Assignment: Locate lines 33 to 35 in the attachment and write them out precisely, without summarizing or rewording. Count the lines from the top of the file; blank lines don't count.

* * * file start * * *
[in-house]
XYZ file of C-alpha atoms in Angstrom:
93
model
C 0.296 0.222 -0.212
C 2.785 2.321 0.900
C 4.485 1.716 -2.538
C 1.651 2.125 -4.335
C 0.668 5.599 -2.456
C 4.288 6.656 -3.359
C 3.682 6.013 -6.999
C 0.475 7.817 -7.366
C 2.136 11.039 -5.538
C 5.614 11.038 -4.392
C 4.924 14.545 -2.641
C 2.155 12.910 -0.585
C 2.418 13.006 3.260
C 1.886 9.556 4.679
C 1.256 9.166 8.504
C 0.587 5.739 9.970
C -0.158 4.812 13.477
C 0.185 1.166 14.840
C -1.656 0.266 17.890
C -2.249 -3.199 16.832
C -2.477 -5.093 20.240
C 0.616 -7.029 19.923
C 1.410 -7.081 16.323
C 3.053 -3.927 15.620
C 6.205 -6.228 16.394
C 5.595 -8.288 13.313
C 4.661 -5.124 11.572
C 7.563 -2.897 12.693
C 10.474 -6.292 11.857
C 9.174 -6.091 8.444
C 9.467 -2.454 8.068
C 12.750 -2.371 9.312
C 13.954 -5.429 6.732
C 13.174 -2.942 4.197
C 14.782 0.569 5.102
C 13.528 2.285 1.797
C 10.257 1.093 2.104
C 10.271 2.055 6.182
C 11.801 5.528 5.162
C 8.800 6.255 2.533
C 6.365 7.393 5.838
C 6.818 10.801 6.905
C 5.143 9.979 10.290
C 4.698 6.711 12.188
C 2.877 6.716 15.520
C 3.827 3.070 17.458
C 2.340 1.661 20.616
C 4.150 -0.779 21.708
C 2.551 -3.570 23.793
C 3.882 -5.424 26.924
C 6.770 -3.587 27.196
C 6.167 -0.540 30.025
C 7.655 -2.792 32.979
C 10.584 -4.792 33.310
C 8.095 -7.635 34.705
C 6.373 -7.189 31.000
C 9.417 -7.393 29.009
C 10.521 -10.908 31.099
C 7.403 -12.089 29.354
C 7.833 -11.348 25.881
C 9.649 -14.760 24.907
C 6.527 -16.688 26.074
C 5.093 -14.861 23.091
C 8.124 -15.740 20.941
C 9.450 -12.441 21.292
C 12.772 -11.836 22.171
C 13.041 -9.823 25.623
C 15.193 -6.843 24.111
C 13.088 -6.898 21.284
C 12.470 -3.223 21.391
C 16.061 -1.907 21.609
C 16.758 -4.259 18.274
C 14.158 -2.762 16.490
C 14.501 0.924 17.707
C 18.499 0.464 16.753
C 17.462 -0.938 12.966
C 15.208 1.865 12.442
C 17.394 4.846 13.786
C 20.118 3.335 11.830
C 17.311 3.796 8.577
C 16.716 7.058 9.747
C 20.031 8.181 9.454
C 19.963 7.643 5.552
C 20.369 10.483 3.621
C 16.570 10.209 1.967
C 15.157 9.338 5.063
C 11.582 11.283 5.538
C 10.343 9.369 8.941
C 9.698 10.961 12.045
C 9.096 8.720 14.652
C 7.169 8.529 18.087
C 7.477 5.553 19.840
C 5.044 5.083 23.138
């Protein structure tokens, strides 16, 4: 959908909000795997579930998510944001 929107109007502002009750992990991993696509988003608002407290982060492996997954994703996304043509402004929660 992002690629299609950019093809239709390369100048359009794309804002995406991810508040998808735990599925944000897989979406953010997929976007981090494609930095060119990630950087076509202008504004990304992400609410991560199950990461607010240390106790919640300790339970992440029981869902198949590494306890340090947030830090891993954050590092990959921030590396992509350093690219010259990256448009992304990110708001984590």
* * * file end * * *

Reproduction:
C 10.474 -6.292 11.857
C 9.174 -6.091 8.444
C 9.467 -2.454 8.068